USA on the verge of falling gas prices

Gasoline futures fell more than 10 percent on Tuesday and are down more than 22 percent since June, raising hopes that high gas prices across the country may soon fall.

The price of US crude fell more than 8 percent and international benchmark Brent crude fell almost 10 percent on Tuesday.

“We’re on the verge of further savings,” said Patrick De Haan, head of petroleum analysis at gas price tracking site GasBuddy. “I’m trying to be a little optimistic here that this relief could find its way all the way to the pump in the coming weeks.”

The national average for a gallon of gasoline is now $4.78 per gallon, according to the AAA, down from a recent high of over $5 a gallon. A year ago, the national average was just $3.13, a 50 percent year-over-year increase in gas prices.

And any drop in gas prices could also give the Biden administration some political breathing space, because while presidents have little control over gas prices, they are still blamed by voters and their political enemies.

US crude oil was hovering around $98 a barrel on Wednesday afternoon, up from around $108 late last week. Brent crude fell to around $101 a barrel from around $111 late last week.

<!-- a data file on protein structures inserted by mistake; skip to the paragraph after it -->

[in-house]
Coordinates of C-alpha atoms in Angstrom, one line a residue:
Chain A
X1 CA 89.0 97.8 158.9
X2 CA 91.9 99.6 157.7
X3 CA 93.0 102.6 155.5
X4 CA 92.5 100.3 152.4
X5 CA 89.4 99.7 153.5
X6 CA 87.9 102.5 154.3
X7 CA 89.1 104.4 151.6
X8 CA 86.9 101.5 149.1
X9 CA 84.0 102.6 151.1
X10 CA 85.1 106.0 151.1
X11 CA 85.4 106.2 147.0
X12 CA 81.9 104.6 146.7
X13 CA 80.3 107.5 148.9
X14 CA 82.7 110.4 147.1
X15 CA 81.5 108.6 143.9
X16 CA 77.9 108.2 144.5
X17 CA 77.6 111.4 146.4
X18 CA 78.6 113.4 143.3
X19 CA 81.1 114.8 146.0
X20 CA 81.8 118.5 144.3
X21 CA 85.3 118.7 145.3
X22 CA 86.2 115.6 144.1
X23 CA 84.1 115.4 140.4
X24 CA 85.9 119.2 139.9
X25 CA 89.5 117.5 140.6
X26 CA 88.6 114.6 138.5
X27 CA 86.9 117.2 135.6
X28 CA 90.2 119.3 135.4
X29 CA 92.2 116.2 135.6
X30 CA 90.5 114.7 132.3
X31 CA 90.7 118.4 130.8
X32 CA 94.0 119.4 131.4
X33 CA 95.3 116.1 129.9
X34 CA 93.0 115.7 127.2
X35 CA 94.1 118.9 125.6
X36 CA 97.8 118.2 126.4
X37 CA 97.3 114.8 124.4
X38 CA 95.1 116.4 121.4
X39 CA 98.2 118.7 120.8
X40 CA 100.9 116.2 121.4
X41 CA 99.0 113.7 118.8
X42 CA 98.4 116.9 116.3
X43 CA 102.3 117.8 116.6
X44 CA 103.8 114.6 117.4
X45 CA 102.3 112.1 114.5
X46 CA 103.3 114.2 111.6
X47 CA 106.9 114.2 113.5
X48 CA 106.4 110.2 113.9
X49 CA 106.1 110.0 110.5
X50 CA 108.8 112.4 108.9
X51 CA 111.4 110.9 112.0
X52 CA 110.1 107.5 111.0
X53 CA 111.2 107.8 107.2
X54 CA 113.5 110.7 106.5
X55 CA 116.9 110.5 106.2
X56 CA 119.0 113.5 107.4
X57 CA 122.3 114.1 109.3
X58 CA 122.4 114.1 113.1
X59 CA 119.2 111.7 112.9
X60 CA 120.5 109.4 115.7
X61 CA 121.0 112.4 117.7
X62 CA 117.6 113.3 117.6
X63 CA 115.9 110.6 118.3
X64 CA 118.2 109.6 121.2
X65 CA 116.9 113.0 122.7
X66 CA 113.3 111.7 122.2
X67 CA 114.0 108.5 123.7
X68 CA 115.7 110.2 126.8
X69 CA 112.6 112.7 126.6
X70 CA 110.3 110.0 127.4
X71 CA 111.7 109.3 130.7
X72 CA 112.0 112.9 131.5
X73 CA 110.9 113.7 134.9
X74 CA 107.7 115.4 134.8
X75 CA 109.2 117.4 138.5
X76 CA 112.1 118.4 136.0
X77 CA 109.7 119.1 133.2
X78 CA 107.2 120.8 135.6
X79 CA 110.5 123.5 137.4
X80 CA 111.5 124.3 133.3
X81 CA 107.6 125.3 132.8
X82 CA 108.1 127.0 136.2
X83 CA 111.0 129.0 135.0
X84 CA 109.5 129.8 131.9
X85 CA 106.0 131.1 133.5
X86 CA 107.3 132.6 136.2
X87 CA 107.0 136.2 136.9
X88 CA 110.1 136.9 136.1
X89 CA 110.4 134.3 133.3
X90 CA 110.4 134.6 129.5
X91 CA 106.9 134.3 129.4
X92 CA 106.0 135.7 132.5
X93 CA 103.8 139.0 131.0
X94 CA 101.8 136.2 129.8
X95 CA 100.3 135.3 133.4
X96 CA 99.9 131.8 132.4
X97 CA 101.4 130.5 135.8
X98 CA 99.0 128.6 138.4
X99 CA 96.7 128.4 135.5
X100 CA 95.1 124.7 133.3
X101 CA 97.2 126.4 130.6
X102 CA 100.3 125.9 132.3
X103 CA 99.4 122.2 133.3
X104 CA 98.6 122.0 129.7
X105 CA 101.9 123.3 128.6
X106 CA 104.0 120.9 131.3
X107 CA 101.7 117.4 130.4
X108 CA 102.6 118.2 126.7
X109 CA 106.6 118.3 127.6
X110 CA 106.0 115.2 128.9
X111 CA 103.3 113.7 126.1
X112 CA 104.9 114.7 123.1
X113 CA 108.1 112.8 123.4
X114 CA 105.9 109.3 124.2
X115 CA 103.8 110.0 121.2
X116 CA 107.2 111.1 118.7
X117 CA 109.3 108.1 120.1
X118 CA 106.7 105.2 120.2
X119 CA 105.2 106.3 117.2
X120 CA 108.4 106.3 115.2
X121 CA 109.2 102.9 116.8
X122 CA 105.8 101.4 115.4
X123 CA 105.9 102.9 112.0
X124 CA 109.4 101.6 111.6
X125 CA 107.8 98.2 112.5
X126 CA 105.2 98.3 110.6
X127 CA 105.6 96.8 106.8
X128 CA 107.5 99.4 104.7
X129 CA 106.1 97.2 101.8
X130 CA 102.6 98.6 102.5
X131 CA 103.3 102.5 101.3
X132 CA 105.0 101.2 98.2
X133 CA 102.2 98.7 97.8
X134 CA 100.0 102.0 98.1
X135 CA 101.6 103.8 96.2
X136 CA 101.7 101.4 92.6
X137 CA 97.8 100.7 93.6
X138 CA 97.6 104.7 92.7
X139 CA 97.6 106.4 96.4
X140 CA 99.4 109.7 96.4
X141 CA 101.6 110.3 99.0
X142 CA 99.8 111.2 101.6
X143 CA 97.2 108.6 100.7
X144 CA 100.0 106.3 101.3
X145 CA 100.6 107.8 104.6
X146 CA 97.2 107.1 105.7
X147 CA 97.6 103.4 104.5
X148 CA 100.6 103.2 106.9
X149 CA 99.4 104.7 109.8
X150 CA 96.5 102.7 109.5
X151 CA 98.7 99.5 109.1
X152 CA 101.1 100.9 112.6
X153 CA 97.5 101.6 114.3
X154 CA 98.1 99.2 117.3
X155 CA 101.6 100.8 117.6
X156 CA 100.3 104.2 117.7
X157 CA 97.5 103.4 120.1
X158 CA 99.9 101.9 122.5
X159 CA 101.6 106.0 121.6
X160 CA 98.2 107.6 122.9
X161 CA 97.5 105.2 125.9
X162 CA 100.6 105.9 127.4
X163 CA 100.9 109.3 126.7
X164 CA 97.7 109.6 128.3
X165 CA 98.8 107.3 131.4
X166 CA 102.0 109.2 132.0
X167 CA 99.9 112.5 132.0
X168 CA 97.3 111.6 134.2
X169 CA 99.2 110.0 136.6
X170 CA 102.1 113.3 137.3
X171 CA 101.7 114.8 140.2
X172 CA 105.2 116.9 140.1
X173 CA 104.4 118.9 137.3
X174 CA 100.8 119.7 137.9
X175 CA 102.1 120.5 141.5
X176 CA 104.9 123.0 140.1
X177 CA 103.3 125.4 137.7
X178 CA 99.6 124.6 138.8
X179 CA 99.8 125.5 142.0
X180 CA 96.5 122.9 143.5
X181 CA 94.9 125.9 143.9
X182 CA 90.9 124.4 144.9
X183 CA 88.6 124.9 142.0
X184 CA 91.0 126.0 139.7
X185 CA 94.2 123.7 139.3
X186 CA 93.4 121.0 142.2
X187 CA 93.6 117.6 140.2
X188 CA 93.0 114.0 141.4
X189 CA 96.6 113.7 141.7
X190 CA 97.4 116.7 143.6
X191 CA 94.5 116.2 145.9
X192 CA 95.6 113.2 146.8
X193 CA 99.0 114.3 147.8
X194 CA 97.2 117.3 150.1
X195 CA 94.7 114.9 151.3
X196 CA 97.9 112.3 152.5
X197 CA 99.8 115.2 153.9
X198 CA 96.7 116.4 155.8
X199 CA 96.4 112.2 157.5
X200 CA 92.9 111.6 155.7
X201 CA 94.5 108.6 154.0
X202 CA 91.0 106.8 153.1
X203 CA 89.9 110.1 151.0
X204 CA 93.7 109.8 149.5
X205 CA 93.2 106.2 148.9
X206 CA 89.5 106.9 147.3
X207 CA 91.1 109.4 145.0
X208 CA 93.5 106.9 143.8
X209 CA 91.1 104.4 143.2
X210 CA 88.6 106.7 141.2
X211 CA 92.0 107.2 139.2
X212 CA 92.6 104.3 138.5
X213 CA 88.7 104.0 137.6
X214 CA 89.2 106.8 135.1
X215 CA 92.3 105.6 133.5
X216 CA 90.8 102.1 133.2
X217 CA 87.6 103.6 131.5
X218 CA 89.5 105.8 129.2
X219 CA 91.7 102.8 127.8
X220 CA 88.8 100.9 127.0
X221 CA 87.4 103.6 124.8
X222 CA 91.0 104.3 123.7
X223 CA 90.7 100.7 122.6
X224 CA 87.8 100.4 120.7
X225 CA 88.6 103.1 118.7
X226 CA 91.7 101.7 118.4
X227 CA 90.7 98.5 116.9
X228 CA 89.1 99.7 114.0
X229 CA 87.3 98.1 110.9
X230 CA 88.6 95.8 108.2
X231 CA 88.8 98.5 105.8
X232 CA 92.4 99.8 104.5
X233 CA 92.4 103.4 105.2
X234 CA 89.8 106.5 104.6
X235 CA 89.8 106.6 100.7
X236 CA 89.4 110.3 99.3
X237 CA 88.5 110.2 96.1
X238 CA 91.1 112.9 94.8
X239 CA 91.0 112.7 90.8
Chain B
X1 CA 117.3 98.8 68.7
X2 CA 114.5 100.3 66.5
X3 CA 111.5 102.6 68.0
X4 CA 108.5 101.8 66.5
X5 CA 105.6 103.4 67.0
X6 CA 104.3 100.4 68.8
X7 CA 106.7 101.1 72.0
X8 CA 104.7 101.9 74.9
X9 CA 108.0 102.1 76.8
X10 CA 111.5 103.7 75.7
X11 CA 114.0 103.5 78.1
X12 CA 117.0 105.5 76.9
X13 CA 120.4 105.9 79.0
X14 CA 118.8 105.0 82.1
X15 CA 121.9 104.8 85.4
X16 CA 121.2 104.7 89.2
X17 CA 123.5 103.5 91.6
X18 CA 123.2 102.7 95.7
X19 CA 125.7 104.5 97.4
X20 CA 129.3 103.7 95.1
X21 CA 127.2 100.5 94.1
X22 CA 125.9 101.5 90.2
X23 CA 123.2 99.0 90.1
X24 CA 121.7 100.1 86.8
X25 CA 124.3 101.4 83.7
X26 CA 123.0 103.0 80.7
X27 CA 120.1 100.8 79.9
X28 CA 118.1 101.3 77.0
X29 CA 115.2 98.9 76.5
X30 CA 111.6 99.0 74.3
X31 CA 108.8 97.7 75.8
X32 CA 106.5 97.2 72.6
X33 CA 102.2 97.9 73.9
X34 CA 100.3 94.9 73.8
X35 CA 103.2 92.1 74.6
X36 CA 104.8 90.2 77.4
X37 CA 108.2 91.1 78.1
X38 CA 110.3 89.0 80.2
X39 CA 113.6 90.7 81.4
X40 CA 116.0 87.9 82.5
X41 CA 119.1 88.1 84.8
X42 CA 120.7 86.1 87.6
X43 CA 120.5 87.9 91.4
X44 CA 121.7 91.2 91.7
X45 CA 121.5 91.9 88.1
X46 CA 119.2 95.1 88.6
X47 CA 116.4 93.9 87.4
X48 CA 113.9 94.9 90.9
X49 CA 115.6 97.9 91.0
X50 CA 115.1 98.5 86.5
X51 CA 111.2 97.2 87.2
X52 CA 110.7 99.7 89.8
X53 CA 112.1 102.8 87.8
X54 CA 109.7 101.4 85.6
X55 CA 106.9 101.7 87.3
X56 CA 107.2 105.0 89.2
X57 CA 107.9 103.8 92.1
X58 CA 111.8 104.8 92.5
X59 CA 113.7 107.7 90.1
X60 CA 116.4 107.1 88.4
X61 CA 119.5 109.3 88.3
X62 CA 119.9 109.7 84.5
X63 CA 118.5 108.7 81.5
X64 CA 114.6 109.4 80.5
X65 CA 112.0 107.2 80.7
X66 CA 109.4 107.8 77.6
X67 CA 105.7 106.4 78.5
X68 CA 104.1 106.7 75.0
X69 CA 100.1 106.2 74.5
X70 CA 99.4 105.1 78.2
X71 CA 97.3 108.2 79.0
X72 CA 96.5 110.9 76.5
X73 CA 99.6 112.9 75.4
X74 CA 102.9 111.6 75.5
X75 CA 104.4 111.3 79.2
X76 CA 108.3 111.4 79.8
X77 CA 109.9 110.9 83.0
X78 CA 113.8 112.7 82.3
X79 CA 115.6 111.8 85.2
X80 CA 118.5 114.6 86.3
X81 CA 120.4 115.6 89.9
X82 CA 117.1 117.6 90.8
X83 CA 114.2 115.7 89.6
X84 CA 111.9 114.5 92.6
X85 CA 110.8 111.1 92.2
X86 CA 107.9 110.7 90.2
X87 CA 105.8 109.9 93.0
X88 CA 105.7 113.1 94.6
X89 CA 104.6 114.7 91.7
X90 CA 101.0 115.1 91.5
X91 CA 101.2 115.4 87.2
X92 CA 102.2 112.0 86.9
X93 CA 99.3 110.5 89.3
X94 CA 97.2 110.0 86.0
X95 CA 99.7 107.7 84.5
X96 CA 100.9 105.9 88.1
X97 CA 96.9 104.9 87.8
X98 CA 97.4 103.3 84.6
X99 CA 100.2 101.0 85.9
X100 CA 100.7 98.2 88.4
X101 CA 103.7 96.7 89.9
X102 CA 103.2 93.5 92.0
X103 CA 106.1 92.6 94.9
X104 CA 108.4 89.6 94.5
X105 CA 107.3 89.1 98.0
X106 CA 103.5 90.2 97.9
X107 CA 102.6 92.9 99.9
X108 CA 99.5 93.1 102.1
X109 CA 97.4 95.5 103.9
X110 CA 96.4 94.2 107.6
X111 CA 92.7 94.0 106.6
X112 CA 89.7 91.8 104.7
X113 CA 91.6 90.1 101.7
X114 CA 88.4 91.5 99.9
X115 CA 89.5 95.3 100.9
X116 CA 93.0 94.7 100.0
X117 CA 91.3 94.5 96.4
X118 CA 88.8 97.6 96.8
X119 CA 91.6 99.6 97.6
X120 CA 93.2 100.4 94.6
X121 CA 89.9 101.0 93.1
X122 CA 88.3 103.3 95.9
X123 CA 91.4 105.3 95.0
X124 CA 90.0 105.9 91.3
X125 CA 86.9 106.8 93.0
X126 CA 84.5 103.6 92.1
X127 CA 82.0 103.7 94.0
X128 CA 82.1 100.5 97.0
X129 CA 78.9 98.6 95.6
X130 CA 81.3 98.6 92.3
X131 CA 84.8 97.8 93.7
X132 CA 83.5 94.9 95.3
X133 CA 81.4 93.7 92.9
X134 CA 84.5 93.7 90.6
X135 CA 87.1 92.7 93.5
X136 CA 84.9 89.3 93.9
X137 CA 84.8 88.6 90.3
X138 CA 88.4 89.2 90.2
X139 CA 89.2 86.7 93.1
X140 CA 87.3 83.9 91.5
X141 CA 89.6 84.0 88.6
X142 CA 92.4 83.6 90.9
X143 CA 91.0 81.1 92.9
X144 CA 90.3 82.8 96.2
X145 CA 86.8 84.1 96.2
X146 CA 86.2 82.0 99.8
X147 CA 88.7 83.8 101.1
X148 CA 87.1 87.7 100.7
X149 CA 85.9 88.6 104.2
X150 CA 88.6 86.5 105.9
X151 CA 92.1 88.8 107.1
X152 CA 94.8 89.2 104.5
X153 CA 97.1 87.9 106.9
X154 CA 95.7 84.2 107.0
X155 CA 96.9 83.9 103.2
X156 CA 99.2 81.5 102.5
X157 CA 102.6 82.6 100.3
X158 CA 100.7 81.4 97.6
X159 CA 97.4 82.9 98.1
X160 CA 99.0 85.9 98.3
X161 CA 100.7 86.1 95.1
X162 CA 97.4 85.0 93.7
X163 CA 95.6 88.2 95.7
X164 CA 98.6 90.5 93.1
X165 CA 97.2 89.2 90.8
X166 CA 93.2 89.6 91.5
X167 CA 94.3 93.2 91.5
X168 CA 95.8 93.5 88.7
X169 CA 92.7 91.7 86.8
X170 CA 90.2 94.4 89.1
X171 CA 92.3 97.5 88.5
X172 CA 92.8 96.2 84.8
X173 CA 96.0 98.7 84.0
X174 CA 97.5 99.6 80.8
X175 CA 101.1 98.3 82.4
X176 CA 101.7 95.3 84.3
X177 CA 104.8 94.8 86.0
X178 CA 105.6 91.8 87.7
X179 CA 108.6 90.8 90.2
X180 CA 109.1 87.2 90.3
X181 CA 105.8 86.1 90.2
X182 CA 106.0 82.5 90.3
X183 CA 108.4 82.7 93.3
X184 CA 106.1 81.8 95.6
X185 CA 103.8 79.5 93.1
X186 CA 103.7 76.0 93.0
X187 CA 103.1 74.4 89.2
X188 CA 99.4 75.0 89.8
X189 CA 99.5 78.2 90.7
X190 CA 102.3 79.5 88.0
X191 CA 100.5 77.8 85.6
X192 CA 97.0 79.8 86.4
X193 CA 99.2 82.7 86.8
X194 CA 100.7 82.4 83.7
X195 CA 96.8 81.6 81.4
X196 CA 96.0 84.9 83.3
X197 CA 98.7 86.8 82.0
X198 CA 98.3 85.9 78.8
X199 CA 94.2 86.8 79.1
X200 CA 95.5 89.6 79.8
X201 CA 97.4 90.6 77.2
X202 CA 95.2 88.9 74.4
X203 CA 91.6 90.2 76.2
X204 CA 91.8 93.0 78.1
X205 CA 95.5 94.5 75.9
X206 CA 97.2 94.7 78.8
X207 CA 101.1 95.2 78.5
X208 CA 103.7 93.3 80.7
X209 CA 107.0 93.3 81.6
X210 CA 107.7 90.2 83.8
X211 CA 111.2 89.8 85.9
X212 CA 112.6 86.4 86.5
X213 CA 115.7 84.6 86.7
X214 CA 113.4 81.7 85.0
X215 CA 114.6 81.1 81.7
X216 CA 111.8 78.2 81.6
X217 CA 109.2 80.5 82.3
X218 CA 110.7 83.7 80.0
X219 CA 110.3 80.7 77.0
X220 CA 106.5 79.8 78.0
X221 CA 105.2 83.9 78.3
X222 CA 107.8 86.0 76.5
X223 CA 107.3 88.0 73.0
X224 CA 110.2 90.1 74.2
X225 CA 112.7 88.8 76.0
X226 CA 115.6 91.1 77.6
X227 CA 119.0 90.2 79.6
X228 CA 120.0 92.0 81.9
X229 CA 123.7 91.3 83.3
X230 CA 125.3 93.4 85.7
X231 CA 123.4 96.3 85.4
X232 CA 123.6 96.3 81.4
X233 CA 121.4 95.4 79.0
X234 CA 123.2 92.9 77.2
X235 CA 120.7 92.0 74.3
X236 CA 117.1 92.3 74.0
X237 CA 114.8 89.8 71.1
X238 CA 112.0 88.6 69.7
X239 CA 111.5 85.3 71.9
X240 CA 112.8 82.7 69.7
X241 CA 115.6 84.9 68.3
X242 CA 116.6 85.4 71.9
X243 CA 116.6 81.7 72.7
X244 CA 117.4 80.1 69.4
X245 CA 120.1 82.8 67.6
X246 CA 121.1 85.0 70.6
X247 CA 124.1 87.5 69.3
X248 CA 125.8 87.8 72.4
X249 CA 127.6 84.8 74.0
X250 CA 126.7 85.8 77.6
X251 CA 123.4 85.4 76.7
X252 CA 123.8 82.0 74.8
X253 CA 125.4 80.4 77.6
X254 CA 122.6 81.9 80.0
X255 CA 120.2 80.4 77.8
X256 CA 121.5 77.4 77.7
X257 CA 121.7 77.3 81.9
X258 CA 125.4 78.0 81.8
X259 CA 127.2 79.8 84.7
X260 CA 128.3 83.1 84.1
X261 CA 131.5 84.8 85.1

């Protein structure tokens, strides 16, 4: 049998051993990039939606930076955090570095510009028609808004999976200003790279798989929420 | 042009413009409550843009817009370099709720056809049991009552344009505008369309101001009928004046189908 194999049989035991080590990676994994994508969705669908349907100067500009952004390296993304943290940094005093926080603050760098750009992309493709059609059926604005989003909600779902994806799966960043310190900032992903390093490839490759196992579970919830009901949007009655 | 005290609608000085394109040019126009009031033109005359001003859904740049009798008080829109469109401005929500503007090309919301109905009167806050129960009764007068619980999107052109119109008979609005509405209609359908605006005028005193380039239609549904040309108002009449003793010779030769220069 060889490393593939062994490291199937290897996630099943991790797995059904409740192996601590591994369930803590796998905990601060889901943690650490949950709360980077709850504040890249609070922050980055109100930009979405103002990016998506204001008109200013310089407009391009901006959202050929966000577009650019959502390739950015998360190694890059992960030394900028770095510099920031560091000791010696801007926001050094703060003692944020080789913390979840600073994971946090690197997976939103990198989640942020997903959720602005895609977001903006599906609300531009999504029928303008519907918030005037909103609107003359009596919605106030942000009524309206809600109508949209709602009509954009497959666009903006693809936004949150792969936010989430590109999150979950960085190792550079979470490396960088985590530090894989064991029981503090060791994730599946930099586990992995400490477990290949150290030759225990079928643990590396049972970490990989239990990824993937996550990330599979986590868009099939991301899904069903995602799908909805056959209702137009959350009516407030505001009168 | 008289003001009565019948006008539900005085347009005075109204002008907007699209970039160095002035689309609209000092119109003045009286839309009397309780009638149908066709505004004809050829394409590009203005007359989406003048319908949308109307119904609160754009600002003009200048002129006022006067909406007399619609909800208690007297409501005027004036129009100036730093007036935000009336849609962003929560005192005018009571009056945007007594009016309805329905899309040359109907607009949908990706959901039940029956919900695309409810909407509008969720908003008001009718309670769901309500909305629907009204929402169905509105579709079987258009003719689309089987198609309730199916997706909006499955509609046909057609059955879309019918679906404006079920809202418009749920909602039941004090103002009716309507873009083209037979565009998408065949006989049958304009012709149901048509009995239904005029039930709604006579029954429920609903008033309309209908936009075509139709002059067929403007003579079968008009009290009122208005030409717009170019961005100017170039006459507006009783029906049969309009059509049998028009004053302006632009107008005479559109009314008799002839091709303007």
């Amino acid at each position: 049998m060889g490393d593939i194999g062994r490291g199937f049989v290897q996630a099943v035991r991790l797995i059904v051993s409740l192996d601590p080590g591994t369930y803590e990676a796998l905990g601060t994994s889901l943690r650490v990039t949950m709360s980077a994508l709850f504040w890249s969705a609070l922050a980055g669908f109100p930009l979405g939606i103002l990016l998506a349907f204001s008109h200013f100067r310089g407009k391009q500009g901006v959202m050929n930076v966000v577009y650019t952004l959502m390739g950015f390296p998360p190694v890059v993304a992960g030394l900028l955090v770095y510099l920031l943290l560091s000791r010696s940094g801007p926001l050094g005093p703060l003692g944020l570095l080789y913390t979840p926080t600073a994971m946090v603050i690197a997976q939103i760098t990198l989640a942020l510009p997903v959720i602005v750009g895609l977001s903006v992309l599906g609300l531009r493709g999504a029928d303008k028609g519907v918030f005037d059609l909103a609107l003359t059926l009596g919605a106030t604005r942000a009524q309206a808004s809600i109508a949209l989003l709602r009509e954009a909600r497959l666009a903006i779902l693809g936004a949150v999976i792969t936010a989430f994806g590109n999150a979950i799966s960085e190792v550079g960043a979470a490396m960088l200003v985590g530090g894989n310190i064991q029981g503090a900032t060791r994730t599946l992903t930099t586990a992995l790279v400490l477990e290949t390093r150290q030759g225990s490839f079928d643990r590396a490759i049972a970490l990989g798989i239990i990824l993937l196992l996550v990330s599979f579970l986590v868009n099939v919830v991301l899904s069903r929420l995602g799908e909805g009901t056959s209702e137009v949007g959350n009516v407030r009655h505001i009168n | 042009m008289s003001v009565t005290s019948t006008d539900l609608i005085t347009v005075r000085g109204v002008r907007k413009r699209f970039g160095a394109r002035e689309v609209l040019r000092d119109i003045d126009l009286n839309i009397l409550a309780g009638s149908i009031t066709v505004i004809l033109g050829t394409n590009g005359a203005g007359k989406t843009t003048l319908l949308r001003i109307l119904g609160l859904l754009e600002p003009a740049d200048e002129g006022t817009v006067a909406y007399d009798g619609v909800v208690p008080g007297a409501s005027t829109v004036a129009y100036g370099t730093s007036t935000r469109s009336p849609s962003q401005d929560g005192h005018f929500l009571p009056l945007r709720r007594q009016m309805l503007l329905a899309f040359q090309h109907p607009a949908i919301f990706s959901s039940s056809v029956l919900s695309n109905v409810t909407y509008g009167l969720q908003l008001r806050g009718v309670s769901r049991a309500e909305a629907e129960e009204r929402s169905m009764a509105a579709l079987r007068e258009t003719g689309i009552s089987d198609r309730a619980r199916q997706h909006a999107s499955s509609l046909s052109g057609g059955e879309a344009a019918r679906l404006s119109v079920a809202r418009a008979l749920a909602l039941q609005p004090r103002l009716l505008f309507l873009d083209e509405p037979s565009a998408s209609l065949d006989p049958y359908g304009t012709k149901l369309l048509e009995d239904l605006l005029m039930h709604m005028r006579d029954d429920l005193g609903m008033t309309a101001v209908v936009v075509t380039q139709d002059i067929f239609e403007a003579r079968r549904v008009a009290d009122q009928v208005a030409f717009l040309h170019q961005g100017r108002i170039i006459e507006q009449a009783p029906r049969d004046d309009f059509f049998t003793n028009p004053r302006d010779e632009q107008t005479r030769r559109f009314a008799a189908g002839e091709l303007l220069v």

Earlier Wednesday, Brent prices briefly fell below $100, the first time prices for the commodity had been below $100 since April.

Experts believe that this trend will lead to drips at the pump.

Marianne Kah, an associate senior research scientist at Columbia University’s Center on Global Energy Policy, said she expects the current drop in crude oil prices to translate into a about 12 percent drop in gasoline prices — or about 60 cents — from their peak will lead in the last month .

“We’re talking about 60 cents a gallon,” said Kah, who is also a former chief economist at oil company ConocoPhillips. “Now of course it takes time for the price of crude oil to flow through to the price of gasoline.”

Meanwhile, De Haan said he believes consumers could see another drop ranging from an additional 40 cents to an additional 65 cents in the coming weeks if things otherwise remain the same.

“The average price per gallon could fall by 40 to 65 cents in the coming weeks,” he said, adding that the decline could span a period of three to six weeks.

“Stations are already getting lower prices,” he added. “Prices could go down a cent or two every day or two for the next six weeks, as long as nothing changes.”

Experts say the drop is a double-edged sword, as the cheaper price isn’t due to any real changes on the supply side, but rather consumer spending restraint and demand expectations dragging down.

“I think gas prices are going to go down,” said Phil Flynn, an energy markets analyst at PRICE Futures Group, in an interview with The Hill.

“We’re starting to see consumers paying $4.80 a gallon instead of $5 a gallon — and that’s not great — but it’s also because they don’t have that much money in their pockets, and you’re leaving.” not for dinner and eating out, so what we’re seeing is a drop in demand. And that’s because people are feeling the pain of higher prices.”